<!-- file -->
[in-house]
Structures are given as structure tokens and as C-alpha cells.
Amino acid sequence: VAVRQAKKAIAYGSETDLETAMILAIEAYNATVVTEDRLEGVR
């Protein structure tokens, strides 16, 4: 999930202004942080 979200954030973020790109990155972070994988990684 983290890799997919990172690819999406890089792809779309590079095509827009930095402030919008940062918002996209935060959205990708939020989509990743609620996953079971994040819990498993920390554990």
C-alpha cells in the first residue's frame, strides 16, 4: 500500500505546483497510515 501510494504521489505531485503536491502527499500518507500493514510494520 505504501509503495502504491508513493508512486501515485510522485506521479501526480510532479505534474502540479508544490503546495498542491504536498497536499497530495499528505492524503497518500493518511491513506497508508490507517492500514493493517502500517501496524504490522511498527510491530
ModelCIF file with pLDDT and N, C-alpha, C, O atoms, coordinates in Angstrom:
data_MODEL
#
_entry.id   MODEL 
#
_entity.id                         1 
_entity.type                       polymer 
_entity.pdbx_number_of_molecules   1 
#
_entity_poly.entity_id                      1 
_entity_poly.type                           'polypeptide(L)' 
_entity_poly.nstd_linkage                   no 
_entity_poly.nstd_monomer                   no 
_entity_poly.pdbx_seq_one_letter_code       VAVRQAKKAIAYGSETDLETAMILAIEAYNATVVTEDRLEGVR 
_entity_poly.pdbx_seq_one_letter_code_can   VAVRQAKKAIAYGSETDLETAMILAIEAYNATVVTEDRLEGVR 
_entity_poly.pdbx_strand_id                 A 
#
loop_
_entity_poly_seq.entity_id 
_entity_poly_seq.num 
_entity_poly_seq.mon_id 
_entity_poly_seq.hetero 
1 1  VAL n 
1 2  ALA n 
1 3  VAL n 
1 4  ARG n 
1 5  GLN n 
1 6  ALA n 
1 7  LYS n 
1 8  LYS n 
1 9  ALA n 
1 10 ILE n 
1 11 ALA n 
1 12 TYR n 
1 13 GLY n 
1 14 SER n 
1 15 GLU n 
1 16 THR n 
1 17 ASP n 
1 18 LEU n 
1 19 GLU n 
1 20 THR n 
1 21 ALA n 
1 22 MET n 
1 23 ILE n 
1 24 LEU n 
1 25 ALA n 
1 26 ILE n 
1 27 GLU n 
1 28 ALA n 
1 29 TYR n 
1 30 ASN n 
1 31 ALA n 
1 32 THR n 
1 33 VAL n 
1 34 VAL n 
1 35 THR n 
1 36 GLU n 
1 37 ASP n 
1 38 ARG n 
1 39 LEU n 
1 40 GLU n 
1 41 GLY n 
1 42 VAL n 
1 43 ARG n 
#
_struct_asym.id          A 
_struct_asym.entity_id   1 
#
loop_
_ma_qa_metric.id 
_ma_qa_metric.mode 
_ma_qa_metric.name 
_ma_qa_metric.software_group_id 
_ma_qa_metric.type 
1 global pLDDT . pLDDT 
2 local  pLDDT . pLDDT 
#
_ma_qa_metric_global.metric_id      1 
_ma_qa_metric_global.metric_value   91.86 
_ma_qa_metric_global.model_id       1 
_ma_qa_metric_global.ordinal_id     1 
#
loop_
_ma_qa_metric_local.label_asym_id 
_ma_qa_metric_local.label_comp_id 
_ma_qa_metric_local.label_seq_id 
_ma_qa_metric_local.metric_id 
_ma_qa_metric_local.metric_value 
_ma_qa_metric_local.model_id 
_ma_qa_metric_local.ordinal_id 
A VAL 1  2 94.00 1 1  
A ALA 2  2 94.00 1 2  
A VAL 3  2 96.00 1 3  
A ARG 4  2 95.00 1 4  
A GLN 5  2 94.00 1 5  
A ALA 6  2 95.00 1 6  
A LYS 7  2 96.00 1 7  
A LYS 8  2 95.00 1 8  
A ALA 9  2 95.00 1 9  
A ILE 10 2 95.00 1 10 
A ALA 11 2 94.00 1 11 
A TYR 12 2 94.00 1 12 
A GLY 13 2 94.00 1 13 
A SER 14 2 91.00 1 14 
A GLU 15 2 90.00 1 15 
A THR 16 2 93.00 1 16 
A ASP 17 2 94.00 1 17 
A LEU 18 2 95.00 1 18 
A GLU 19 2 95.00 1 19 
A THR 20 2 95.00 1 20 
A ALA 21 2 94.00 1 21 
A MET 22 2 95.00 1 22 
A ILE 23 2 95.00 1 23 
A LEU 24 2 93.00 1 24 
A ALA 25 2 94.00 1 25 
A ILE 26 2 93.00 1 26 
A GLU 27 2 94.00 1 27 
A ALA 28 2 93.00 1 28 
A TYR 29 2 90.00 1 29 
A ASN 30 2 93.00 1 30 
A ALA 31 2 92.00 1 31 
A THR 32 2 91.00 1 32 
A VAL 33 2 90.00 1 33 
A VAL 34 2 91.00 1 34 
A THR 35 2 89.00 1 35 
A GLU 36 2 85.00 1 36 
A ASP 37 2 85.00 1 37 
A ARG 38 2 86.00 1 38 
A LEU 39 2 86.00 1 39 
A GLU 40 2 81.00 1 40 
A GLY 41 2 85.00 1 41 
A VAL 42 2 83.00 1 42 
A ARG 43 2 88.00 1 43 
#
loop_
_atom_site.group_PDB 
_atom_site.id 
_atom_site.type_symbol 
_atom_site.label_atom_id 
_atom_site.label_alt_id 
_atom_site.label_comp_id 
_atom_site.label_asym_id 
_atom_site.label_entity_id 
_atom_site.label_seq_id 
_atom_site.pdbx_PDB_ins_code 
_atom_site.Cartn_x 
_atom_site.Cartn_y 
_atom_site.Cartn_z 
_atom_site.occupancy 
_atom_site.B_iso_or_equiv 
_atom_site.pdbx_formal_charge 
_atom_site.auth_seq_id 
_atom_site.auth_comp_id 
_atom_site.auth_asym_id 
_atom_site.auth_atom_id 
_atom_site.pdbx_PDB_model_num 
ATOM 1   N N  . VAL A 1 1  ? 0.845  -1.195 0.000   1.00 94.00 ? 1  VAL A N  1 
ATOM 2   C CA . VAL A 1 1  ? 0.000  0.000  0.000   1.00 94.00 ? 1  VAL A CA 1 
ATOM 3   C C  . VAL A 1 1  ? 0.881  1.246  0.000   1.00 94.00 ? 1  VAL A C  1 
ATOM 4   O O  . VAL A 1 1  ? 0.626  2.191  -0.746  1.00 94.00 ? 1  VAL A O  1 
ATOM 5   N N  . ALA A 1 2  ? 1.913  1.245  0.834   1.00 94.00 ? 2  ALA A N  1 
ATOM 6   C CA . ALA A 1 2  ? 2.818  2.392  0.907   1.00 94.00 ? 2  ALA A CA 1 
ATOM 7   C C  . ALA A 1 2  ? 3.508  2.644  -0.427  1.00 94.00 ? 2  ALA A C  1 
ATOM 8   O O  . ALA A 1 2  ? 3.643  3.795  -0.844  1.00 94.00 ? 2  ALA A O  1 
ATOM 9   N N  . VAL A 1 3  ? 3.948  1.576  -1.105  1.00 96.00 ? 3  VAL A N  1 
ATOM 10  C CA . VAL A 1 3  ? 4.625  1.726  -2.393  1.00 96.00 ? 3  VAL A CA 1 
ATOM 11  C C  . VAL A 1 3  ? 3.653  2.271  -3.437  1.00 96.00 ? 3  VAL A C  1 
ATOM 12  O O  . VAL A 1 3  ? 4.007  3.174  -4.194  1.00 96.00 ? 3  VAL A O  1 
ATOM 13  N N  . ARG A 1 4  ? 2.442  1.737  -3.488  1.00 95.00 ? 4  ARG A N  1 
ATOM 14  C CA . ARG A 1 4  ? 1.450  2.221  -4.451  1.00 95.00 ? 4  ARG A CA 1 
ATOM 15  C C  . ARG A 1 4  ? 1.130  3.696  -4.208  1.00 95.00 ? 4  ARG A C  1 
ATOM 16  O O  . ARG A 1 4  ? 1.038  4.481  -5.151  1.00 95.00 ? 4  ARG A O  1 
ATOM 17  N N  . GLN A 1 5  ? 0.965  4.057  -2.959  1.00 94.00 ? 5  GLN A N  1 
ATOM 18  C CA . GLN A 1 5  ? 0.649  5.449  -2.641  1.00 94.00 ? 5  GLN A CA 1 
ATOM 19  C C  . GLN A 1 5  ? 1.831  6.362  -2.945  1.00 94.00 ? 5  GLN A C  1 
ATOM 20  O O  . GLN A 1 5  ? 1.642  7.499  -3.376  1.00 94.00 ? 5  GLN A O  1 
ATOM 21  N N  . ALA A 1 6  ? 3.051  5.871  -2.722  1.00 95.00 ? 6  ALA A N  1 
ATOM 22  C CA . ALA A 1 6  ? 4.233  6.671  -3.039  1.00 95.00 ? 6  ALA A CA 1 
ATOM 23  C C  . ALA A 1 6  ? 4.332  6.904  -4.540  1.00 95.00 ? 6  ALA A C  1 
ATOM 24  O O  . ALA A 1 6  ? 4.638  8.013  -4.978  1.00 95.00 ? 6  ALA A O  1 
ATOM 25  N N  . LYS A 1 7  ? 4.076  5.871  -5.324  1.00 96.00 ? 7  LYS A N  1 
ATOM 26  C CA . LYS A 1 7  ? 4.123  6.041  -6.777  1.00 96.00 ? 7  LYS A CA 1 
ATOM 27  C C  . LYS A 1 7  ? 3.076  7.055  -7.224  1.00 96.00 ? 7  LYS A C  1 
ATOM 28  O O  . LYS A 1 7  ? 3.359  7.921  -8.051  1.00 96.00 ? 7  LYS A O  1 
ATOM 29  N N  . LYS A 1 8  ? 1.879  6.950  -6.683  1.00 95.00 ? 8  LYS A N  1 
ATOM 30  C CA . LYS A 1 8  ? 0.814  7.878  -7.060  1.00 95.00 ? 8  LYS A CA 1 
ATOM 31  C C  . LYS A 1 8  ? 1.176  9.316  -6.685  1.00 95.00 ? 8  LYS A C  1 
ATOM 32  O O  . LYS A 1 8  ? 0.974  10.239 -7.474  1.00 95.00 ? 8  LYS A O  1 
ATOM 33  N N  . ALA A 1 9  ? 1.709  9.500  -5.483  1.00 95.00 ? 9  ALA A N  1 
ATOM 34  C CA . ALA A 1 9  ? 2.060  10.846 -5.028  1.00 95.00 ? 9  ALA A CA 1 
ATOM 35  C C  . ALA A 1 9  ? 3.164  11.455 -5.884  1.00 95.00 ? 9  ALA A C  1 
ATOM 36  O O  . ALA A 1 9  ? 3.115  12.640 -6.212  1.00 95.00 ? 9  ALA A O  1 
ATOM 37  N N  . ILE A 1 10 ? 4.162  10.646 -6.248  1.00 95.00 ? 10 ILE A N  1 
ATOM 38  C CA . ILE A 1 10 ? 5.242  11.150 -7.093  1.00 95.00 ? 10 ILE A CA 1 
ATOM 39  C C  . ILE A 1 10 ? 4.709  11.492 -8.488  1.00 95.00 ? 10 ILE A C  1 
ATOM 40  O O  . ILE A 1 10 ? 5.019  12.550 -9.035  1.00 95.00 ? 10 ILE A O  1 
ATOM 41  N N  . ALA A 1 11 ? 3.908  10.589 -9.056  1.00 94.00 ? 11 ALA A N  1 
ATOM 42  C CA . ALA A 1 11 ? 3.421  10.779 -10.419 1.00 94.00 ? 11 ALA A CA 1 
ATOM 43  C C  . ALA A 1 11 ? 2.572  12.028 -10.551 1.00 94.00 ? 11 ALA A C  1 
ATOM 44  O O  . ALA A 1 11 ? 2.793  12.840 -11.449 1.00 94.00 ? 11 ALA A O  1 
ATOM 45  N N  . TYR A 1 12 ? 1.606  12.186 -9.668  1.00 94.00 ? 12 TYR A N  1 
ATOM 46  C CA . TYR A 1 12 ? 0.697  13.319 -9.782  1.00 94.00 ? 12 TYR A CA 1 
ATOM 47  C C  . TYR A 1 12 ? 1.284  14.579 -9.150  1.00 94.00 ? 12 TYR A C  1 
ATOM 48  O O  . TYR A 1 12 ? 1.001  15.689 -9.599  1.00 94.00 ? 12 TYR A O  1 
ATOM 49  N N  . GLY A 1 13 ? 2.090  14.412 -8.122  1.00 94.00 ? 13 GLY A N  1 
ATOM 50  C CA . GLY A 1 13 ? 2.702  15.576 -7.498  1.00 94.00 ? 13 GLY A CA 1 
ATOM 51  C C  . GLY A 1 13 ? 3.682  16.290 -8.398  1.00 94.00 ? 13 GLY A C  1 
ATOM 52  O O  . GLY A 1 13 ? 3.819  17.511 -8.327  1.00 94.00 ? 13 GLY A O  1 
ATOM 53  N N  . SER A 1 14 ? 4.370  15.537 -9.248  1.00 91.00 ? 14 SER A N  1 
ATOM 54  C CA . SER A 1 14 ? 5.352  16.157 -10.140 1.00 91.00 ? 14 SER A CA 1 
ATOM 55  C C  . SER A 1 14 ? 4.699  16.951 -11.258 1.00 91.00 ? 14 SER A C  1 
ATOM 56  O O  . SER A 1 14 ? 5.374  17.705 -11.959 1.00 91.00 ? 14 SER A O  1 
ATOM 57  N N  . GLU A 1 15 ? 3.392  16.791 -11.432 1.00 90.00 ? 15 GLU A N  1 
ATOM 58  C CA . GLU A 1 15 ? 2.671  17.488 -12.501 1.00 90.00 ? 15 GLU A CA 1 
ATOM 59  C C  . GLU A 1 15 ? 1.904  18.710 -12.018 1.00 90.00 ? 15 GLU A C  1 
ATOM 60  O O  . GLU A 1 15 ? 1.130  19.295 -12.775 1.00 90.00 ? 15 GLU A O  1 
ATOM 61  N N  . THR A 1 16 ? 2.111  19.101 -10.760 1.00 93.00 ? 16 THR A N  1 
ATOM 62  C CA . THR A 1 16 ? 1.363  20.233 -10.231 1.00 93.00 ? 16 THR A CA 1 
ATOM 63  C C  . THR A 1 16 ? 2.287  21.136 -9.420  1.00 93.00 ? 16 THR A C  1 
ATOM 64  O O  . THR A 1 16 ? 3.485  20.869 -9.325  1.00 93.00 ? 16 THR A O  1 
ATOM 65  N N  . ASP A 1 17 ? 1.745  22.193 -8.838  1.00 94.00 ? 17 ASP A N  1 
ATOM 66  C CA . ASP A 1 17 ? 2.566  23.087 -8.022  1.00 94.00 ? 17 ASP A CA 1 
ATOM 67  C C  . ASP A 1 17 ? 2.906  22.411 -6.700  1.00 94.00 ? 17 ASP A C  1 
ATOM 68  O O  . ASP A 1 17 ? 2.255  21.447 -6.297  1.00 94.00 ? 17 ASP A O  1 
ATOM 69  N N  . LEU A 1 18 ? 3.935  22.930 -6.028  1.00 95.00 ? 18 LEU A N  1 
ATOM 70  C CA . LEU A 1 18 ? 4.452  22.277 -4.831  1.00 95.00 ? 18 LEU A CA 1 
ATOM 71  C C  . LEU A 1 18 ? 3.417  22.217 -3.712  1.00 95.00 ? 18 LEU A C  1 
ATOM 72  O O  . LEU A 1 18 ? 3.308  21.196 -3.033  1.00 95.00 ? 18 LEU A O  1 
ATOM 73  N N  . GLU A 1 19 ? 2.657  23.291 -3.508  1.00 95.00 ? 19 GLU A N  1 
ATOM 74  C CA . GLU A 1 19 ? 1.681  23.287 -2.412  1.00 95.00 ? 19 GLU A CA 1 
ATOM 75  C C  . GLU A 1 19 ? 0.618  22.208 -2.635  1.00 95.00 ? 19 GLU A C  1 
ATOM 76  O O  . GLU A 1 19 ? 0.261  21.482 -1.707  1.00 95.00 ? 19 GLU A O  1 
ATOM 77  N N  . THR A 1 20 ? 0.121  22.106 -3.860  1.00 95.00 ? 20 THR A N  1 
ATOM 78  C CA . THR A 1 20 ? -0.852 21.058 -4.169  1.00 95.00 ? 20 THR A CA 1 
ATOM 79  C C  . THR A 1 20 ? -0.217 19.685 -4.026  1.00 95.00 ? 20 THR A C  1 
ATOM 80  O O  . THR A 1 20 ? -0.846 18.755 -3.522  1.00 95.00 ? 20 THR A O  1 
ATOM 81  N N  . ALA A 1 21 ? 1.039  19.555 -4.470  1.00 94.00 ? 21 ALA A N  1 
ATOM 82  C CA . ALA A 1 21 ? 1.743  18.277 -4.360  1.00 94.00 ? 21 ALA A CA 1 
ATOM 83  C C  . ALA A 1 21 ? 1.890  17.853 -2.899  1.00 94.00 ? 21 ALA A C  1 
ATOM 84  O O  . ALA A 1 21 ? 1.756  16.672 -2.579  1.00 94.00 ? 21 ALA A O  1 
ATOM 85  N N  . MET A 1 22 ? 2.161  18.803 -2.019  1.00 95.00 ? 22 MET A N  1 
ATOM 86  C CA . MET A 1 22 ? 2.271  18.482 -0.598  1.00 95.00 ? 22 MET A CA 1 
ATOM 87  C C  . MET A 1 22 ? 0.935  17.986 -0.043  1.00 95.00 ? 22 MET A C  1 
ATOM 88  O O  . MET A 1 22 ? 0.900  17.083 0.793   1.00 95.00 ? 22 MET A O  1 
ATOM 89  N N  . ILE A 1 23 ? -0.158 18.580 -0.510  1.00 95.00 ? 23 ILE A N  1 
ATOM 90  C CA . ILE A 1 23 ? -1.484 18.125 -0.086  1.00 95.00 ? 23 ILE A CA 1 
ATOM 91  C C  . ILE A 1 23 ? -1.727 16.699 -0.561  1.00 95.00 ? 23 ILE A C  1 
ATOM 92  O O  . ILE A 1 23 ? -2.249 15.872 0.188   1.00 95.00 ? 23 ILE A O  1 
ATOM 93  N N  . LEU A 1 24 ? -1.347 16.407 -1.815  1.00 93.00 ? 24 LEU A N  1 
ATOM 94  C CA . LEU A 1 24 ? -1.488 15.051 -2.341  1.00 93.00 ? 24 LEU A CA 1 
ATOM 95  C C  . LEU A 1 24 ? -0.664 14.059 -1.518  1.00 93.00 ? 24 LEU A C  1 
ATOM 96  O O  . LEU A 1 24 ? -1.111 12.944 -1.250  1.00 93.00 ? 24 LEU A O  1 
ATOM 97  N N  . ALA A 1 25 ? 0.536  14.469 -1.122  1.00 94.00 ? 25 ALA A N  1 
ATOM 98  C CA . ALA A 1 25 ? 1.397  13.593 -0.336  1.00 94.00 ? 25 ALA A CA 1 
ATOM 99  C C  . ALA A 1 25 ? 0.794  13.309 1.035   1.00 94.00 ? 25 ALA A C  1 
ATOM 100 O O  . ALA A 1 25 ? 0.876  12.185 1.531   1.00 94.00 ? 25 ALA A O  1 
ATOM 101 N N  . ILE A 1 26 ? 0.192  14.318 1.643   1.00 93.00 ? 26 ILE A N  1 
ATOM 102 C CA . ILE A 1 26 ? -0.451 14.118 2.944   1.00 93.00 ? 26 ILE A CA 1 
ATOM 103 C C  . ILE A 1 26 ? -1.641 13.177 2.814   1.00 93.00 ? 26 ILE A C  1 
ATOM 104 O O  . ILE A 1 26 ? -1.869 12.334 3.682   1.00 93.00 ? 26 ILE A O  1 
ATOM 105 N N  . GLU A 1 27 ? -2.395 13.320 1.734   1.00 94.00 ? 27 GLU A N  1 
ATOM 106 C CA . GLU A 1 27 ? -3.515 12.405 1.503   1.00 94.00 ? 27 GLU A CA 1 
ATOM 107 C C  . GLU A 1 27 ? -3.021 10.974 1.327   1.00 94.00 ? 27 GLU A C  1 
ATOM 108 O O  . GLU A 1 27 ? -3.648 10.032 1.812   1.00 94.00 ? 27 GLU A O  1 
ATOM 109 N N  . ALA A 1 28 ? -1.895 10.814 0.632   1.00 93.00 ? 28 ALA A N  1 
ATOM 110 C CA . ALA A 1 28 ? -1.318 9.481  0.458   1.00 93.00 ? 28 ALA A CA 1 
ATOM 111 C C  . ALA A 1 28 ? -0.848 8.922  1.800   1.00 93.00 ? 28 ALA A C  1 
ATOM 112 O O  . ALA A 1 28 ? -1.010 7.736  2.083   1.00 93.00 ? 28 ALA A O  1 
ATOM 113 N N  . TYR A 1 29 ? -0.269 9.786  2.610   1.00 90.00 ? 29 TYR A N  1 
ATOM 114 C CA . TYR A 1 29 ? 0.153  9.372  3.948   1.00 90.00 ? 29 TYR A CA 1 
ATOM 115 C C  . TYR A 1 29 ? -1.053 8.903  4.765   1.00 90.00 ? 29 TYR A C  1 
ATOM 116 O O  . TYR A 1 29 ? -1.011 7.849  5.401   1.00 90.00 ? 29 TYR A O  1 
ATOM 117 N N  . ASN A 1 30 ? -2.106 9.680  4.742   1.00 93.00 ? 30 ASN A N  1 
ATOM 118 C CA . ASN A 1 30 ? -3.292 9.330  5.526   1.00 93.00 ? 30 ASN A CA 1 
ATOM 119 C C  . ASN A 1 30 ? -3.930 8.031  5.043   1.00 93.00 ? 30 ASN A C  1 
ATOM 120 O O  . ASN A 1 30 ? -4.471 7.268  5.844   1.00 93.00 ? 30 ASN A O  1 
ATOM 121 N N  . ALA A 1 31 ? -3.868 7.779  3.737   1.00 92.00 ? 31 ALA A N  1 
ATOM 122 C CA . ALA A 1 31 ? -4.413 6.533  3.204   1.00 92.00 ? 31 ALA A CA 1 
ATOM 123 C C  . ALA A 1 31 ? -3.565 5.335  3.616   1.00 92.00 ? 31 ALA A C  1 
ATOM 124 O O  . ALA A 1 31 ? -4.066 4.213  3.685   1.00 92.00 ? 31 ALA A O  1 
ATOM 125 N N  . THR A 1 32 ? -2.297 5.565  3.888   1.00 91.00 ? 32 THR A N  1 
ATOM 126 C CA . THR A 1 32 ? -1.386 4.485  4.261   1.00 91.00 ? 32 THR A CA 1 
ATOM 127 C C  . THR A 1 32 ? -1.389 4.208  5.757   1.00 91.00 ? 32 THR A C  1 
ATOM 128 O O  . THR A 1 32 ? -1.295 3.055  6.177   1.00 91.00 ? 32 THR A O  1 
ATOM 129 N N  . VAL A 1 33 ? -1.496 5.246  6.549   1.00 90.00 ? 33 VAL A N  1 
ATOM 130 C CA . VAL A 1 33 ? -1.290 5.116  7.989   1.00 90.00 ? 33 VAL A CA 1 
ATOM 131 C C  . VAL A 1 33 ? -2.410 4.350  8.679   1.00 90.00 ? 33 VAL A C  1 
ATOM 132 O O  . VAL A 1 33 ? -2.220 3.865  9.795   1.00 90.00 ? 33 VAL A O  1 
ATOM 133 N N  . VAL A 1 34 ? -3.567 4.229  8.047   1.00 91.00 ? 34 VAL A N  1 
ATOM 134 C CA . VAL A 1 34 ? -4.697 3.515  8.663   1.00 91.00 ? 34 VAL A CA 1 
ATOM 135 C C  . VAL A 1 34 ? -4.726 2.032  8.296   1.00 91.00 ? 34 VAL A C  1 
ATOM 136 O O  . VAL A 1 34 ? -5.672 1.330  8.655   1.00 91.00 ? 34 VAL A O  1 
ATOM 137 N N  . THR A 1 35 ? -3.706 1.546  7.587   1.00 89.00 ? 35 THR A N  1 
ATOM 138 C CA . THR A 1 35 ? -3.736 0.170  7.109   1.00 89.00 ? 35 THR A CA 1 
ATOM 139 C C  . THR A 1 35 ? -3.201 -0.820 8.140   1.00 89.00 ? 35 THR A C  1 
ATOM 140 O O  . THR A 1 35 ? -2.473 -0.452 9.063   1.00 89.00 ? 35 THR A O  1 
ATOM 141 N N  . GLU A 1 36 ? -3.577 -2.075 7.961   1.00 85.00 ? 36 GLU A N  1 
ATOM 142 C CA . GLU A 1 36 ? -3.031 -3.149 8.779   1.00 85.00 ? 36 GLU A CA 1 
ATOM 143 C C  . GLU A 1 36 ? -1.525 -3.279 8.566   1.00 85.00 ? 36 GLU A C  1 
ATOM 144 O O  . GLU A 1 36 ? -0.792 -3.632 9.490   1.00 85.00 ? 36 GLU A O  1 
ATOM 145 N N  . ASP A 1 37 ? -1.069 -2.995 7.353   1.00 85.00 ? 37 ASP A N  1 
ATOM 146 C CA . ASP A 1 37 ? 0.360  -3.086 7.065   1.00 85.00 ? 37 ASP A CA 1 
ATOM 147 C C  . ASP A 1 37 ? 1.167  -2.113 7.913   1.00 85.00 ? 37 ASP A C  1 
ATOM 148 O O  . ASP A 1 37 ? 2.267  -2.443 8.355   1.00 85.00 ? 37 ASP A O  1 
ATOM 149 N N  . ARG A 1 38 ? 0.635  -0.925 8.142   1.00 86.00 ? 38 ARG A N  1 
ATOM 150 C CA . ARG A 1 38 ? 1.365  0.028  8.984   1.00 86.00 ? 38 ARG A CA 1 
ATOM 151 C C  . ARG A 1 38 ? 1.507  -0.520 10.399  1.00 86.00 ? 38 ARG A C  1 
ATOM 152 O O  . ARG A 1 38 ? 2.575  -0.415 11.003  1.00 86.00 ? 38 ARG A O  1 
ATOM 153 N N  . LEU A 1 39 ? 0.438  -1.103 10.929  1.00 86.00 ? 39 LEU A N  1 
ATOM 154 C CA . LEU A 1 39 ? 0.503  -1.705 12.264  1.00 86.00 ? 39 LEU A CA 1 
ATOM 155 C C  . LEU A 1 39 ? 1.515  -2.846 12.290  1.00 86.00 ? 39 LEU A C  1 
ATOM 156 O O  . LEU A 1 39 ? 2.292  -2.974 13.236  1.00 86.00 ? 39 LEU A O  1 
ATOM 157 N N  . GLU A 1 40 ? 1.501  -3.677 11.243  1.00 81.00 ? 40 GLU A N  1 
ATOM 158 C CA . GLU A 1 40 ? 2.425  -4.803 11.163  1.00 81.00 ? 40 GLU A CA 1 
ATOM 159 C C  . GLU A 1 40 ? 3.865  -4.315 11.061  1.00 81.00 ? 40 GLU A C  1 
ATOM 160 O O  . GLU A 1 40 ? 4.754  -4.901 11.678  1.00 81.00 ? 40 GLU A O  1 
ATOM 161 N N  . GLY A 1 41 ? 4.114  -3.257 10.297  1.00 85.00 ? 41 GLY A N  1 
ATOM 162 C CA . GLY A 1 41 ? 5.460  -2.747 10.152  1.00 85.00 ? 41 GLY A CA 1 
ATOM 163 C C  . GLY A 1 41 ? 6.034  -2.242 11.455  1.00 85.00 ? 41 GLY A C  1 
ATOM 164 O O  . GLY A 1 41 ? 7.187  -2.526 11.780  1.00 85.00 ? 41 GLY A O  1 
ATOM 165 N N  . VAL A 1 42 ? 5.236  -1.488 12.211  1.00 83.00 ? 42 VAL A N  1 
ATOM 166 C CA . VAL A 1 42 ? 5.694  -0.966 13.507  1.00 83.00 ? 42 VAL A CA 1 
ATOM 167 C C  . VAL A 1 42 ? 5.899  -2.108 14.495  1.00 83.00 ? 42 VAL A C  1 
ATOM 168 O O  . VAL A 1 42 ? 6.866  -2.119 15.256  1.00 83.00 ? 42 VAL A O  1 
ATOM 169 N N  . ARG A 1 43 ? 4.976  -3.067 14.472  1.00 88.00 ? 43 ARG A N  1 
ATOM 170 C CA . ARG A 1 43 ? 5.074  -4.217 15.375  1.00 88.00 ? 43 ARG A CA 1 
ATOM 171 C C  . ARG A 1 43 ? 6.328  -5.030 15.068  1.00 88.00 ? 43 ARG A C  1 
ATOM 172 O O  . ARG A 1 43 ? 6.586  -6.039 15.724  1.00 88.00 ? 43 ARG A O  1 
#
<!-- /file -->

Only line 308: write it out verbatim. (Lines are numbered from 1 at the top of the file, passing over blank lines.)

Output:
ATOM 146 C CA . ASP A 1 37 ? 0.360  -3.086 7.065   1.00 85.00 ? 37 ASP A CA 1 